These ideas can be made more concrete with a parable, which I borrow from John Fowles’s wonderful novel, The Magus.Conchis, the principle character in the novel, ﬁnds himself Mayor of his hometown in Greece when the Nazi occupation begins. One day, three Communistpartisans who recently killed some German soldiers are caught. The Nazi commandant gives Conchis, as Mayor, a choice — either Conchis will execute the three partisans himself to set an example of loyalty to the new regime, or the Nazis will execute every male in the town.Should Conchis act as a collaborator with the Nazis and take on himself thedirect guilt of killing three men? Or should he refuse and, by default, be responsible for the killing of over 300 men?I often use this moral riddle to determine the degree to which people are hypnotized by Ideology. The totally hypnotized, of course, have an answer at once; they know beyond doubt what is correct, because they have memorized the Rule Book. It doesn’t matter whose Rule Book they rely on — Ayn Rand’s or Joan Baez’s or the Pope’s or Lenin’s or Elephant Doody Comix — the hypnosis is indicated by lack of pause for thought, feeling and evaluation. The response is immediate because it is because mechanical. Those who are not totally hypnotized—those who have some awareness of concrete events of sensory space-time, outside their heads— ﬁnd the problem terrible and terrifying and admit they don’t know any 'correct' answer.I don’t know the 'correct' answer either, and I doubt that there is one. Theuniverse may not contain 'right' and 'wrong' answers to everything just because Ideologists want to have 'right' and 'wrong' answers in all cases, anymore than it provides hot and cold running water before humans start tinkering with it. I feel sure that, for those awakened from hypnosis, every hour of every day presents choices that are just as puzzling (although fortunately not as monstrous) as this parable. That is why it appears a terrible burden to be aware of who you are, where you are, and what is going on around you, and why most people would prefer to retreat into Ideology, abstraction, myth and self-hypnosis.To come out of our heads, then, also means to come to our senses, literally—to live with awareness of the bottle of beer on the table and the bleeding body in the street. Without polemic intent, I think this involves waking from hypnosis in a very literal sense. Only one individual can do it at a time, and nobody else can do it for you. You have to do it all alone.
Being Soobie, always honest to himself, he was prepared to be no less than honest to God. – I do not know who made the part of me that thinks. I do not know who I really am or what I really am. I am never satisfied to pretend. I cannot pretend that you are listening to me. I can only give you the benefit of the doubt. And it is a massive doubt, I can tell you. I do not know whether I believe in you, and, what is worse, you might not believe in me. But I need help and there is nowhere else to turn. The flesh-and-blood people who come here have something they called faith. Please, if you are listening to a rag doll with a blue face, let the faith of those others be enough for you to help me. I must find my sister, or my mother will be the first of us to die. Dear God, I don’t even know what that means!
To become enlightened is not just to slip into some disconnected euphoria, an oceanic feeling of mystic oneness apart from ordinary reality. It is not even to come up with a solution, a sort of formula to control reality. Rather, it is an experience of release from all compulsions and sufferings, combined with a precise awareness of any relevent subject of knowledge. Having attained enlightenment one knows everything that matters, and the precise nature of all that is.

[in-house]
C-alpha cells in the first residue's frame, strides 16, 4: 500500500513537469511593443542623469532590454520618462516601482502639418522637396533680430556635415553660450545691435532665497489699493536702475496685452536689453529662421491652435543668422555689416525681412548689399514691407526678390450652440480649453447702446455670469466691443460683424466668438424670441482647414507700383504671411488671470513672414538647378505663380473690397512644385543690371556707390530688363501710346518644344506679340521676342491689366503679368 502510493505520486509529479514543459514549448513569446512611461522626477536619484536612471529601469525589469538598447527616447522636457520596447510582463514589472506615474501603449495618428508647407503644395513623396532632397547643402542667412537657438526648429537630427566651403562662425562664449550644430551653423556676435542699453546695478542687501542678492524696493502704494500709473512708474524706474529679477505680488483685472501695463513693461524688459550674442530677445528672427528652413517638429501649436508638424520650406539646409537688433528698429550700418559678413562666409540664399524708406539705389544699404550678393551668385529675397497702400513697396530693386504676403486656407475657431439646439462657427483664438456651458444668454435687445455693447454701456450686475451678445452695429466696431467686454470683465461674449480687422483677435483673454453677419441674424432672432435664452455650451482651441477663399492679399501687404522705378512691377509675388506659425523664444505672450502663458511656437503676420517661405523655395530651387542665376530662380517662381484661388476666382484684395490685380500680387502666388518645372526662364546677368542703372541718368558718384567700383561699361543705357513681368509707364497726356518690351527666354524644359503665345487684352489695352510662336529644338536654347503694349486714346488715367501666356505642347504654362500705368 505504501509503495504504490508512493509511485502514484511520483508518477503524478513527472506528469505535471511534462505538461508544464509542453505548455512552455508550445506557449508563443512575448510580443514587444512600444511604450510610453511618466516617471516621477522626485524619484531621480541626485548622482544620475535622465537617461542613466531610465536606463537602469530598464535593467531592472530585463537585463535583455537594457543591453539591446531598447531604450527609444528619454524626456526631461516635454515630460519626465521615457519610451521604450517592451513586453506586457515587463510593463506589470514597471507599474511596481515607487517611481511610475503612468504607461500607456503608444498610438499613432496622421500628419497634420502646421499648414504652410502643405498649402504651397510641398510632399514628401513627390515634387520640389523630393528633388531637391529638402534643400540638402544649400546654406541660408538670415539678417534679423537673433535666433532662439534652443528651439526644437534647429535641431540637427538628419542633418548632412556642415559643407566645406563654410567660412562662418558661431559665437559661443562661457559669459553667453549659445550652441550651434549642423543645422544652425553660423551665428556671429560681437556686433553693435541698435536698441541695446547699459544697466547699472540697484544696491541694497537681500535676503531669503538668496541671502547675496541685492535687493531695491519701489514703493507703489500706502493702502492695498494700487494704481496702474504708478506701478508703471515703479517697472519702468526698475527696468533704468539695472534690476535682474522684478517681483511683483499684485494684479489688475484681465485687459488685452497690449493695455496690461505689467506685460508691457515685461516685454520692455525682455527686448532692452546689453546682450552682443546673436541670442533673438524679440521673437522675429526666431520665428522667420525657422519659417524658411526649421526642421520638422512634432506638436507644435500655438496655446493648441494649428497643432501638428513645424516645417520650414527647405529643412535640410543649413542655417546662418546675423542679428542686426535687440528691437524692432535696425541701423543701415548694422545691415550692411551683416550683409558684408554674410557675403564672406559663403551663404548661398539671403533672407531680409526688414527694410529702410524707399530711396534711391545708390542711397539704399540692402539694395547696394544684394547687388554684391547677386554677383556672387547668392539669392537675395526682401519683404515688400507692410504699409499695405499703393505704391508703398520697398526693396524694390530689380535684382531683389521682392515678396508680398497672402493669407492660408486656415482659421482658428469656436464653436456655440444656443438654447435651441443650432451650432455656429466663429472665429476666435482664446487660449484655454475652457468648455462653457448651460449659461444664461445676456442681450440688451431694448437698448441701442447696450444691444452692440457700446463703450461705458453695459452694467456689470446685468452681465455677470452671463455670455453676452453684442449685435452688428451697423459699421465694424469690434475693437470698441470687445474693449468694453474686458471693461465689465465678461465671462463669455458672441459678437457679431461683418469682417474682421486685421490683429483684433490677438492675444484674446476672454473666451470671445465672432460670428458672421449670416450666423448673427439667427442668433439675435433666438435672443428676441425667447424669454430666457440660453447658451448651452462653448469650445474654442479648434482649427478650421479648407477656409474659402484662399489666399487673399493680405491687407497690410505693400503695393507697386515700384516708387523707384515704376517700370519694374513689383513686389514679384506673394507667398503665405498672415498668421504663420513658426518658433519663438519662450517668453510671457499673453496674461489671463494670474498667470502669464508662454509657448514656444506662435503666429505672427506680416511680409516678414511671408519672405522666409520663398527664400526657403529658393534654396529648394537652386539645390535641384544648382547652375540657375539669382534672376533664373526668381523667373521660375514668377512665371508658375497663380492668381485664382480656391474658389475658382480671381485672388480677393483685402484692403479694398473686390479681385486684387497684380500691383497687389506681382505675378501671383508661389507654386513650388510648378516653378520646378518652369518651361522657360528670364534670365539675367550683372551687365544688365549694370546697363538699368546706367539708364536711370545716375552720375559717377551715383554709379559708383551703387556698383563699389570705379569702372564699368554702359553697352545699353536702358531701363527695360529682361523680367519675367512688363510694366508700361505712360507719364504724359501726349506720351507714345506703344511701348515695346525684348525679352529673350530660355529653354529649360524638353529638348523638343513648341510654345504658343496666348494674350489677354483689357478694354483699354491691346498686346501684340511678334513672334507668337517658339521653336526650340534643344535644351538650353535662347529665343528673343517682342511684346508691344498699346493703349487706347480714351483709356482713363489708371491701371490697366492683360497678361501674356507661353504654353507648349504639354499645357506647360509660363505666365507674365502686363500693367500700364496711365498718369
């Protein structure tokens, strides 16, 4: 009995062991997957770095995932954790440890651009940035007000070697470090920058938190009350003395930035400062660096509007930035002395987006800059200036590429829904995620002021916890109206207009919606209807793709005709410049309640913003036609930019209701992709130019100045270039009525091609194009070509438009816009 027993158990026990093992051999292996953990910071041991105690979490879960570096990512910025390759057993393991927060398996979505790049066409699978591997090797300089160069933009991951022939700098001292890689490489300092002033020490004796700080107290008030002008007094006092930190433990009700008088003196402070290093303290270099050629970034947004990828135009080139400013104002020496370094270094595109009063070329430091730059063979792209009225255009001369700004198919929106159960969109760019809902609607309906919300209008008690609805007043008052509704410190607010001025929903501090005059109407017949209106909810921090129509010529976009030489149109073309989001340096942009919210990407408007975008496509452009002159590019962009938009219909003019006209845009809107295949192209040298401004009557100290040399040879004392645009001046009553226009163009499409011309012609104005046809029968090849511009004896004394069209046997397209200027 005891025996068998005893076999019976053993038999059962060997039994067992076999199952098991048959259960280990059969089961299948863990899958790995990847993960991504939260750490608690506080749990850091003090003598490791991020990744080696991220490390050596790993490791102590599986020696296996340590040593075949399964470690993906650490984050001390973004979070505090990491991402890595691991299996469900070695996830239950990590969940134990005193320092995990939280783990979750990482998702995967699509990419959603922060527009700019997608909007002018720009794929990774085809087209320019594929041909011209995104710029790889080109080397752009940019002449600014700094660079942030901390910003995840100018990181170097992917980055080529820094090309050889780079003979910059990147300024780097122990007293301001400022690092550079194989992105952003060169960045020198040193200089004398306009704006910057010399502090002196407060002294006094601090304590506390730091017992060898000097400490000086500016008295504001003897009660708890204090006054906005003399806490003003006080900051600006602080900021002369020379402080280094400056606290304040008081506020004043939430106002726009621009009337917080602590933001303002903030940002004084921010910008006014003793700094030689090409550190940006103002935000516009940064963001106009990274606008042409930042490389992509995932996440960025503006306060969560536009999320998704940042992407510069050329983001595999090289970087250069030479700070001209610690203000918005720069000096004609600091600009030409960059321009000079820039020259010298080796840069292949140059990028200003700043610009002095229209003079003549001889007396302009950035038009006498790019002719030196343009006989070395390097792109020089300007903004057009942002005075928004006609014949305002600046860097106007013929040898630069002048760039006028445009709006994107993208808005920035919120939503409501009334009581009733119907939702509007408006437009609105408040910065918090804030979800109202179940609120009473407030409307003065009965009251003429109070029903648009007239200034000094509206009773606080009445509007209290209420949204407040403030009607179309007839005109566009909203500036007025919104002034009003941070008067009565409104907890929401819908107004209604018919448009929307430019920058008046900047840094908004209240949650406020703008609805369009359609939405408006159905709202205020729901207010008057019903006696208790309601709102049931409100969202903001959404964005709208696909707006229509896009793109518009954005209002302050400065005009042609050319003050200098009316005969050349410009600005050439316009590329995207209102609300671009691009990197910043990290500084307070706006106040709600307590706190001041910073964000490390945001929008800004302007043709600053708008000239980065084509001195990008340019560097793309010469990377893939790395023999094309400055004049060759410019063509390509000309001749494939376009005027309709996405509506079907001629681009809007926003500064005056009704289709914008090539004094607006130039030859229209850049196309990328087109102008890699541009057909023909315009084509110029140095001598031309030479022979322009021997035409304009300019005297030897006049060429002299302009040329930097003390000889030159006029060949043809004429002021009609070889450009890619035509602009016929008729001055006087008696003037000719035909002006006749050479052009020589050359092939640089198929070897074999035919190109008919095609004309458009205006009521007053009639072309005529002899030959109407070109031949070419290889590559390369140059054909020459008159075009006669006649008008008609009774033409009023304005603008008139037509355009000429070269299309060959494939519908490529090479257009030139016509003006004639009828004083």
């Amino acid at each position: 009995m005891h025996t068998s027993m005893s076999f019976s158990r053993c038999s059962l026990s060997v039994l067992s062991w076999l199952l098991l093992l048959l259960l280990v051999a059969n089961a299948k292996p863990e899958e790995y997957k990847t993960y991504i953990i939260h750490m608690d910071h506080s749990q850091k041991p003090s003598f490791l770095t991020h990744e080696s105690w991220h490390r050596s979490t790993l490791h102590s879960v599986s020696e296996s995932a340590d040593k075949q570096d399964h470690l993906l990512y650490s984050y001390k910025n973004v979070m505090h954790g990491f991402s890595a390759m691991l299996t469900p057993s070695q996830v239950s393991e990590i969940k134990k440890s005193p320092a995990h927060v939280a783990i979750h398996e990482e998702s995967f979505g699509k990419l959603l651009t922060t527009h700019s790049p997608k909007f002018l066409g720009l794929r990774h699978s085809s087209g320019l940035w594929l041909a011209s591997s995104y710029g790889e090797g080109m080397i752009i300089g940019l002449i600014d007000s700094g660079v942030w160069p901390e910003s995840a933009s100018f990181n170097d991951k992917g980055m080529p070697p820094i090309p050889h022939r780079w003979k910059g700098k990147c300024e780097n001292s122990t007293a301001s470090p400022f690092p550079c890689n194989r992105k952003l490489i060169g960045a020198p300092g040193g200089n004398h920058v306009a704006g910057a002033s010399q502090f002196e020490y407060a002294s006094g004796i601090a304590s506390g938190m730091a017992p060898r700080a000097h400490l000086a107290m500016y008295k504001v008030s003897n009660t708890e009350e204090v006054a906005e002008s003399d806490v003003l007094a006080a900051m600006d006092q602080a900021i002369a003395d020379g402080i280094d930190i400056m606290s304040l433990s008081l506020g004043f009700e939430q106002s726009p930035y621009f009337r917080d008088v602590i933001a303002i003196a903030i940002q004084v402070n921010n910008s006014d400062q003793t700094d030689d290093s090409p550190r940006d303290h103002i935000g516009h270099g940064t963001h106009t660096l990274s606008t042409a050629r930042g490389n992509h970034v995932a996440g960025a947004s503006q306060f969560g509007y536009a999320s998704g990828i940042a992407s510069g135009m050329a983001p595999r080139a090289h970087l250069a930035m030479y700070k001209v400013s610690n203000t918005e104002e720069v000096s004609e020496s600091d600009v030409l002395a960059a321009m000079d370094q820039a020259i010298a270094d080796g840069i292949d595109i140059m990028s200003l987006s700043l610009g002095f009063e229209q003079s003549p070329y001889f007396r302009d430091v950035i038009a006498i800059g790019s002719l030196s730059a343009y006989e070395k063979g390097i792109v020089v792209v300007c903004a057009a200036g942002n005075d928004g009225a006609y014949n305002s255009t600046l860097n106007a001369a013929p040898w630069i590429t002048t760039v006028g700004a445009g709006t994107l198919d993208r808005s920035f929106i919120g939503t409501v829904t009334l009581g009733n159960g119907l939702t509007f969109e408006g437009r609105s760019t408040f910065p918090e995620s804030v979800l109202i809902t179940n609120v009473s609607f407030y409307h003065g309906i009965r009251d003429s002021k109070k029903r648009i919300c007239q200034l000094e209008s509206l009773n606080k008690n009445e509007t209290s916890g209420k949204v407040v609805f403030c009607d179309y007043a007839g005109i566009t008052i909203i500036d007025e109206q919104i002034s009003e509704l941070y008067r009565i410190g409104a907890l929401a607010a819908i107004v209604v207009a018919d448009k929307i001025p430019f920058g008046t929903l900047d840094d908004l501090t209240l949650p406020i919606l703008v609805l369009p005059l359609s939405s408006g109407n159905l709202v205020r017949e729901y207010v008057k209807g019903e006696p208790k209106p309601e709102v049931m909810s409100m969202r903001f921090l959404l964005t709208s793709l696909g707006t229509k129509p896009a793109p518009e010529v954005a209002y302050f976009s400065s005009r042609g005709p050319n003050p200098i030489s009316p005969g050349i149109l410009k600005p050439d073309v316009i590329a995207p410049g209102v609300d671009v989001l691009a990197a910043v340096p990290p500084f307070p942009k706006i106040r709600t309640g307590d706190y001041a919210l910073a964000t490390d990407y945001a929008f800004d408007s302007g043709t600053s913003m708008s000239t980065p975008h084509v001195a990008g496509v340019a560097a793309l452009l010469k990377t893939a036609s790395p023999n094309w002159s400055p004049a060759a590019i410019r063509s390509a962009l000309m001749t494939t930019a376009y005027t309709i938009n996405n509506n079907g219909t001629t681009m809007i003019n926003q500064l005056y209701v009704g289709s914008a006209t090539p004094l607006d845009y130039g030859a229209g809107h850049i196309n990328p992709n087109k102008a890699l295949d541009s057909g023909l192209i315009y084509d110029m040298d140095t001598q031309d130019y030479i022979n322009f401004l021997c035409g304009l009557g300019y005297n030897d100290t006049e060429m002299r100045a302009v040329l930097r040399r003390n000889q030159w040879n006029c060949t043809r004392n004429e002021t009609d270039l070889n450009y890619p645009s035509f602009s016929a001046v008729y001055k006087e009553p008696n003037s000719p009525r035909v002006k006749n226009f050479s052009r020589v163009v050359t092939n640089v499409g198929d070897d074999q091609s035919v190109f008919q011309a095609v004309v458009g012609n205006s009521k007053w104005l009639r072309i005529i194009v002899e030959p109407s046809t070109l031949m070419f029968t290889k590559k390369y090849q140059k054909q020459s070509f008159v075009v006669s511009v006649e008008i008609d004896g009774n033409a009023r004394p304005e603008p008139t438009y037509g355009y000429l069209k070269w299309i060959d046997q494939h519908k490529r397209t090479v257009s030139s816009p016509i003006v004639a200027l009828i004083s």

The seriousness of throwing over hell whilst still clinging to the Atonement is obvious. If there is no punishment for sin there can be no self-forgiveness for it. If Christ paid our score, and if there is no hell and therefore no chance of our getting into trouble by forgetting the obligation, then we can be as wicked as we like with impunity inside the secular law, even from self-reproach, which becomes mere ingratitude to the Savior. On the other hand, if Christ did not pay our score, it still stands against us; and such debts make us extremely uncomfortable. The drive of evolution, which we call conscience and honor, seizes on such slips, and shames us to the dust for being so low in the scale as to be capable of them. The 'saved' thief experiences an ecstatic happiness which can never come to the honest atheist: he is tempted to steal again to repeat the glorious sensation. But if the atheist steals he has no such happiness. He is a thief and knows that he is a thief. Nothing can rub that off him. He may try to sooth his shame by some sort of restitution or equivalent act of benevolence; but that does not alter the fact that he did steal; and his conscience will not be easy until he has conquered his will to steal and changed himself into an honest man...Now though the state of the believers in the atonement may thus be the happier, it is most certainly not more desirable from the point of view of the community. The fact that a believer is happier than a sceptic is no more to the point than the fact that a drunken man is happier than a sober one. The happiness of credulity is a cheap and dangerous quality of happiness, and by no means a necessity of life. Whether Socrates got as much happiness out of life as Wesley is an unanswerable question; but a nation of Socrateses would be much safer and happier than a nation of Wesleys; and its individuals would be higher in the evolutionary scale. At all events it is in the Socratic man and not in the Wesleyan that our hope lies now.Consequently, even if it were mentally possible for all of us to believe in the Atonement, we should have to cry off it, as we evidently have a right to do. Every man to whom salvation is offered has an inalienable natural right to say 'No, thank you: I prefer to retain my full moral responsibility: it is not good for me to be able to load a scapegoat with my sins: I should be less careful how I committed them if I knew they would cost me nothing.'